peaking power generation of 900 million units per year on average is worth of 4.8 billion rupees in a year. With the above pattern of water usage from Srisailam reservoir, there may be apprehension that adequate reservoir level could not be achieved for the timely water supply to flood flow/ irrigation canals of Srisailam reservoir. It can also be observed from Table – 2 data, the flood flows in the first weeks duration itself is sufficient to build up the required water level in Srisailam reservoir for its irrigation needs. There can also be apprehension whether adequate reservoir level can be attained to supply water to flood canals during bad monsoon when the initial monsoon flows are let in to NS reservoir. This possibility will occur when the total yearly inflows in Srisailam reservoir are less than 200 TMC whose probability is one in ten year’s period. This possibility can be fairly anticipated twenty days in advance by analyzing the available upstream storages in the reservoirs of Karnataka and Maharashtra across the Krishna river. In case of unexpected circumstances, Srisailam left bank HPS could be used in pumping mode to build up the required level in Srisailam reservoir. More over there is also possibility to divert the available Tungabhadra river inflows from Sunkesula barrage to KC canal. Also water from Tungabhadra reservoir could be diverted to Pennar river in case of acute shortage. Every year, the endeavor should be to minimize water overflow from Srisailam dam in to NS reservoir by maximizing the water usage in Srisailam HPS. There is ample scope to maximize the power generation from Srisailam HPS without affecting the irrigation benefits. This can be achieved by operating the Srisailam HPS in run off the river basis before the onset of floodwater inflows or till the water released from Srisailam HPS fills up NS reservoir. The power supply companies in the state are spending nearly eight (8) billion rupees towards power purchases from PTC etc at a price exceeding five (5) rupees per unit to avert the energy crisis. The additional power generation from the Srisailam HPS by better usage of available monsoon water before the onset of river flooding will obviate the high cost electricity purchases or improve the financial health of power utilities in the state. A 290 MW capacity HPS is installed at the base of Almatti dam in Karnataka. If the power generation maximization plan is also implemented in this HPS by using monsoon inflows before the on set of flood flows, it will generate the badly needed additional electricity during shortage period and also improves water availability for power generation in Srisailam HPS and upcoming Jurala HPS which is a joint project of AP and Karnataka. It would be better to achieve maximum benefits from the available river water by not impounding first 100 TMC initial monsoon water flows in Almatti reservoir and released to downstream for irrigation and power generation. References: http://www.scribd.com/doc/58796178/Krishna-River-Water-Sharing-Accord “Krishna river water sharing accord”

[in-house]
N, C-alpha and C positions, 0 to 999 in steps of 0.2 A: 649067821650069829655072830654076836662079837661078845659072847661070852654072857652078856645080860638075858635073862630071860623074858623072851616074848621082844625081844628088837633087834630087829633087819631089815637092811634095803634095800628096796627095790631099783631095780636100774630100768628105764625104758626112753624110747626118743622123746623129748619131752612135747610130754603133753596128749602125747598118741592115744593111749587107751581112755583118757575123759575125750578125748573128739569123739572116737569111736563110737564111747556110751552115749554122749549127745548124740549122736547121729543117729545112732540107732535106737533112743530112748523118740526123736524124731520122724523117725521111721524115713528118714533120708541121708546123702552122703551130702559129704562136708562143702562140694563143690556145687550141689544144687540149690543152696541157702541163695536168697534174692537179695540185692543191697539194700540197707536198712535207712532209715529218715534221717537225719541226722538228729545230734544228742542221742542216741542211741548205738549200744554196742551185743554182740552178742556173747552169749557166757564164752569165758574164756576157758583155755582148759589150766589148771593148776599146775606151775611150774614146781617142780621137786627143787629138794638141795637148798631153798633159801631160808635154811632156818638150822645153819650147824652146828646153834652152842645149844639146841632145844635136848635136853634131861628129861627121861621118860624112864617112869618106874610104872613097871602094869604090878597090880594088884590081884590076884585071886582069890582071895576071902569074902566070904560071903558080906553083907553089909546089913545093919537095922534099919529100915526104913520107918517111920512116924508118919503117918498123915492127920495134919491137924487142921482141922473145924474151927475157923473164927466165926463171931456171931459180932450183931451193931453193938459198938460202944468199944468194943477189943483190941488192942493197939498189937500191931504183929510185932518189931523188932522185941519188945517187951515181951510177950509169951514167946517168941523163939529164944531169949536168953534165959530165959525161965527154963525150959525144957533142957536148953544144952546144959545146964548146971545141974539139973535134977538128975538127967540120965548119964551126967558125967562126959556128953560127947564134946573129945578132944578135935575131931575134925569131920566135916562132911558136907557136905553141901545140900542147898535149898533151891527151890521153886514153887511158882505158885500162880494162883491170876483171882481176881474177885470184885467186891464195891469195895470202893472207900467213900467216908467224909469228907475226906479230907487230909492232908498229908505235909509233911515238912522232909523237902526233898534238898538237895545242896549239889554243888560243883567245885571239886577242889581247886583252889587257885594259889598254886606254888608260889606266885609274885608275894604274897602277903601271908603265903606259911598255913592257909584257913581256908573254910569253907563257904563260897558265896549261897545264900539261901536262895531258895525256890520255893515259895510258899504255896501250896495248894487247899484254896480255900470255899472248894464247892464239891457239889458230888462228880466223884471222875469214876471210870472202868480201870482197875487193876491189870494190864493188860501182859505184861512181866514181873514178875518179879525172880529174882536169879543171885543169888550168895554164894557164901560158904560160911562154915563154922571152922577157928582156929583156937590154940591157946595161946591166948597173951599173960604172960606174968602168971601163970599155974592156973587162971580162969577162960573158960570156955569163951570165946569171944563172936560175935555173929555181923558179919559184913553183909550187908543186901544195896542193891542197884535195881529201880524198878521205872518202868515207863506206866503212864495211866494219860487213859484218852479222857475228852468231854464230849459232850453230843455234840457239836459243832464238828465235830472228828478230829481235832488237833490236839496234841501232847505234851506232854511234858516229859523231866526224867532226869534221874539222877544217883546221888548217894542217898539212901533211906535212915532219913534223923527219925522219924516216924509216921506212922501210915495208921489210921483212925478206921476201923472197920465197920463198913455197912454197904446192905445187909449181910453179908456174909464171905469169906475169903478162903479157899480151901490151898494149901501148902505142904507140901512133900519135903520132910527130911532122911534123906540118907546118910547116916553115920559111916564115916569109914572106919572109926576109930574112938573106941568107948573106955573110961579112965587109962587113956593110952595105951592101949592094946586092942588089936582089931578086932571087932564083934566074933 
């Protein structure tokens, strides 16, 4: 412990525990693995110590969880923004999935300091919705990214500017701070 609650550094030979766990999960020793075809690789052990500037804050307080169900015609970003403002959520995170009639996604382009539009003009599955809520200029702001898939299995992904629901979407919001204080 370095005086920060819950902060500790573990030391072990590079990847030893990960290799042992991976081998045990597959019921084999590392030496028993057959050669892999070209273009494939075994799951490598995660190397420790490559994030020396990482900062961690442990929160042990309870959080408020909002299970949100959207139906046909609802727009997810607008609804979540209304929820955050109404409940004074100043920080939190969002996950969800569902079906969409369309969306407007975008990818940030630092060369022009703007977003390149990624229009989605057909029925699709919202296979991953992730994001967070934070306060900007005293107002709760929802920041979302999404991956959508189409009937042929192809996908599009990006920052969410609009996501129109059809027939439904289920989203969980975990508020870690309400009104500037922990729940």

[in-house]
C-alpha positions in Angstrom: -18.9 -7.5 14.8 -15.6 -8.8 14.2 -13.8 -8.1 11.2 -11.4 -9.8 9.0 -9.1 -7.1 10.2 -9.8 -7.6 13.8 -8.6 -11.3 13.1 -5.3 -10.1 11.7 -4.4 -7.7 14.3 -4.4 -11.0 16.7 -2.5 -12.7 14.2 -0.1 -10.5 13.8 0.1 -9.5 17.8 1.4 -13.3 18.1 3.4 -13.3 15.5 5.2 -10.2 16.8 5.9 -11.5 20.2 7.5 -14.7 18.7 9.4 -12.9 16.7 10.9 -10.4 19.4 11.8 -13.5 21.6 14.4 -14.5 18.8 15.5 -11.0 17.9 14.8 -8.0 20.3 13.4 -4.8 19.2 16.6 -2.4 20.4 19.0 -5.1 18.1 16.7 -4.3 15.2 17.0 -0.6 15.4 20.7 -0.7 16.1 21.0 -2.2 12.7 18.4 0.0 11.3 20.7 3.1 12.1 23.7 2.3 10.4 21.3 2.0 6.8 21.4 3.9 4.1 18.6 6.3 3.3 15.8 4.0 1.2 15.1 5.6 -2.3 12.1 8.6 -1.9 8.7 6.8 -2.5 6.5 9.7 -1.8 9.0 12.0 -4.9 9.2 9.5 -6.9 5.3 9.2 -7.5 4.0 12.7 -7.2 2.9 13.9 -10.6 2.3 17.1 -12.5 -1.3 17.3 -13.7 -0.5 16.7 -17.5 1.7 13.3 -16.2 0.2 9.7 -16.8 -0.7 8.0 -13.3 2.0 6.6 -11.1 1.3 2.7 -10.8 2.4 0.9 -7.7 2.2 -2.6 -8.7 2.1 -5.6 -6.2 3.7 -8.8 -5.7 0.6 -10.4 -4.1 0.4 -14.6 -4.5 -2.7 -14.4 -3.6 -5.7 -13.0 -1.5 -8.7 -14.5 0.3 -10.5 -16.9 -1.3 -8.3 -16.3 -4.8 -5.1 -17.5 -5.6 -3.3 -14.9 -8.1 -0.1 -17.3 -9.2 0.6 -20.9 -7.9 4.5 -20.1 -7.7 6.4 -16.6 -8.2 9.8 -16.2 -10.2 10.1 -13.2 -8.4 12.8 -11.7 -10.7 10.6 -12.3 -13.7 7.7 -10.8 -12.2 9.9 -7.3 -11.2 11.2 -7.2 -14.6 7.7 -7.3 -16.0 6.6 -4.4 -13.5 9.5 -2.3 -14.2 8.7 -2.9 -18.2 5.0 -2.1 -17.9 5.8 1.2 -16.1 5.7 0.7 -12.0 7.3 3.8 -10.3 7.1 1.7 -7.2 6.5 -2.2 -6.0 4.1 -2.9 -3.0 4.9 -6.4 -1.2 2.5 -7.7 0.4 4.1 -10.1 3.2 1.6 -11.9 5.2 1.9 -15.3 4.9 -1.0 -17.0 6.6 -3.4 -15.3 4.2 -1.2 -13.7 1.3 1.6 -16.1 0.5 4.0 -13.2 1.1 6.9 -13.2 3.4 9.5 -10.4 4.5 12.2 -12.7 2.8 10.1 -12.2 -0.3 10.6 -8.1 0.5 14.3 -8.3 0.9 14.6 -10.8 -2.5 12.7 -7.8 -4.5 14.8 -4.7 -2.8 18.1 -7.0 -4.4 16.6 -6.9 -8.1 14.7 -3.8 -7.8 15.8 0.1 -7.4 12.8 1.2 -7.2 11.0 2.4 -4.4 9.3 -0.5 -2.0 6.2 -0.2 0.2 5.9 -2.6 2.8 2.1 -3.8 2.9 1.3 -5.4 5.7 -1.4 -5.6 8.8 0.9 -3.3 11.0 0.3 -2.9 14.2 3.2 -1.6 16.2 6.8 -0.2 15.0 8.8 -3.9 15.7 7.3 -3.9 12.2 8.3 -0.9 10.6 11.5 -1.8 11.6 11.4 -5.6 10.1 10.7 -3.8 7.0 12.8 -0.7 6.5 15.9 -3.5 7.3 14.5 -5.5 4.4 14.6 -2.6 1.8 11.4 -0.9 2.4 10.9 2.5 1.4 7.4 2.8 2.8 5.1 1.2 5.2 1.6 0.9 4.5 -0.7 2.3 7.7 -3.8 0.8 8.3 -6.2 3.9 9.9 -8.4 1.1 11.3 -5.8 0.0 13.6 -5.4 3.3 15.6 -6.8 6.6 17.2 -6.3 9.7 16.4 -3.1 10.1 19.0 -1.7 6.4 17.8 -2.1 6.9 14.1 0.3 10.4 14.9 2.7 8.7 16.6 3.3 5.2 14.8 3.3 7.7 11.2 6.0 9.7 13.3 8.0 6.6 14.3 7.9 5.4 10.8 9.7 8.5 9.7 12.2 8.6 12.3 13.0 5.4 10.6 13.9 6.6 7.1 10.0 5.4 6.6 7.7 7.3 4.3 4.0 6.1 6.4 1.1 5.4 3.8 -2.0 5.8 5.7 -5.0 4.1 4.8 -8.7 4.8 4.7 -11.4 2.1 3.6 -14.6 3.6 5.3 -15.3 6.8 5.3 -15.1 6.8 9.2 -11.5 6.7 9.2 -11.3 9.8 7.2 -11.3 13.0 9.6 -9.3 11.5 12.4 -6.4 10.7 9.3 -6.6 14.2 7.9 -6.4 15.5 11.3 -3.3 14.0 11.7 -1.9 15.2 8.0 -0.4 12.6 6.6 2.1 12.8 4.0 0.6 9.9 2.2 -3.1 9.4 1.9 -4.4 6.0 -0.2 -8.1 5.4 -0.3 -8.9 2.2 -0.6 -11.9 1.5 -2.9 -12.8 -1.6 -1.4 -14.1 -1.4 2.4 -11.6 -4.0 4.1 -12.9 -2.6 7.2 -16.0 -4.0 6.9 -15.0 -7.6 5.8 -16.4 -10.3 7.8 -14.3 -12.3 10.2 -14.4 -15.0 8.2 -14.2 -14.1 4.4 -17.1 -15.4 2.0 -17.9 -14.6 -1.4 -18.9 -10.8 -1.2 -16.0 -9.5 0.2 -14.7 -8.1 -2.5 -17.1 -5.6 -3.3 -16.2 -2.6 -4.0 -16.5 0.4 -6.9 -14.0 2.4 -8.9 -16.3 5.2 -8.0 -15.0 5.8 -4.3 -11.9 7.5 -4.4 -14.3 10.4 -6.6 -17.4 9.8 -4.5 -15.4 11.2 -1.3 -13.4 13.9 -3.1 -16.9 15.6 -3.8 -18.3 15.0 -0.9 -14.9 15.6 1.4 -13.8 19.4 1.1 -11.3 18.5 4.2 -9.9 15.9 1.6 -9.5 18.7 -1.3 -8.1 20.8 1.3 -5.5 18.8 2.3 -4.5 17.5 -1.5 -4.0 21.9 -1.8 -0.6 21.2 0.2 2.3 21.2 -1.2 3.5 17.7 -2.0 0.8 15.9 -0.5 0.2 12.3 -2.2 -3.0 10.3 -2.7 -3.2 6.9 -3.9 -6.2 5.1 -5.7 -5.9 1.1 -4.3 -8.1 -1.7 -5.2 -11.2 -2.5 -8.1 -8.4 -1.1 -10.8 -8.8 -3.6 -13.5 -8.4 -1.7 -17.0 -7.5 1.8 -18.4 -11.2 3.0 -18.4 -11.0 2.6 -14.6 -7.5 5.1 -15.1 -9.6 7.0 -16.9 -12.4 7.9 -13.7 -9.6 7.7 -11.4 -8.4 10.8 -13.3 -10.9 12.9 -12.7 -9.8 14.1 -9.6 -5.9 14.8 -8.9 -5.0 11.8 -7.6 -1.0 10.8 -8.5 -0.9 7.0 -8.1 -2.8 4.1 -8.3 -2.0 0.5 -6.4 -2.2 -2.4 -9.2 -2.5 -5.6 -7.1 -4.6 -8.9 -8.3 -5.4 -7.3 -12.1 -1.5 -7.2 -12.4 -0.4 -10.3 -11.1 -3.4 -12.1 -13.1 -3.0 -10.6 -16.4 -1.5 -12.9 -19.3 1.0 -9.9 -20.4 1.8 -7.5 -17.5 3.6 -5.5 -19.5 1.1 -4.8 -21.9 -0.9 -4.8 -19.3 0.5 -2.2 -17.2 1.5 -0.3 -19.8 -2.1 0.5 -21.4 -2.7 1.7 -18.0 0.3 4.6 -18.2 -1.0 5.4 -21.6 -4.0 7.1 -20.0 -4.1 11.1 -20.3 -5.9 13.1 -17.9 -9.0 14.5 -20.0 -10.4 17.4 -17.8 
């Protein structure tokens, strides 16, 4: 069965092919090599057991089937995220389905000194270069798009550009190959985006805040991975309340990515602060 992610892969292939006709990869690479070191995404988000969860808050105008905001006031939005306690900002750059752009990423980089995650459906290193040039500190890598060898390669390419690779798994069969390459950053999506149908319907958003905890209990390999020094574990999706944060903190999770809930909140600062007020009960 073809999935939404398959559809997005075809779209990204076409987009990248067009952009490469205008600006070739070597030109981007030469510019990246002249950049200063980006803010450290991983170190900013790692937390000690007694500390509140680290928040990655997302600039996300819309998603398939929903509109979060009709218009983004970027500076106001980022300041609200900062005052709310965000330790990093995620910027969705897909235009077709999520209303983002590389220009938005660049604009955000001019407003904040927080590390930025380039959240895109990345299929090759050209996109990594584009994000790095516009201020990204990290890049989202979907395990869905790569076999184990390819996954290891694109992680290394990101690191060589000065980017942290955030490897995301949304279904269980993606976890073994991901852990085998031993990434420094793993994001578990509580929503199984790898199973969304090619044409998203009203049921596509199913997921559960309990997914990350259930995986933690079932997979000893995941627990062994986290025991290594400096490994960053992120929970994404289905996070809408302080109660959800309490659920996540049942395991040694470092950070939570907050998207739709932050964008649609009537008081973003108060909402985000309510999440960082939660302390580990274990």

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Year 2009-10 2008-09 2007-08 2006-07 2005-06 2004-05 2003-04 2002-03 2001-02 2000-01 1999-00 1998-99 1997-98 Average Average (%)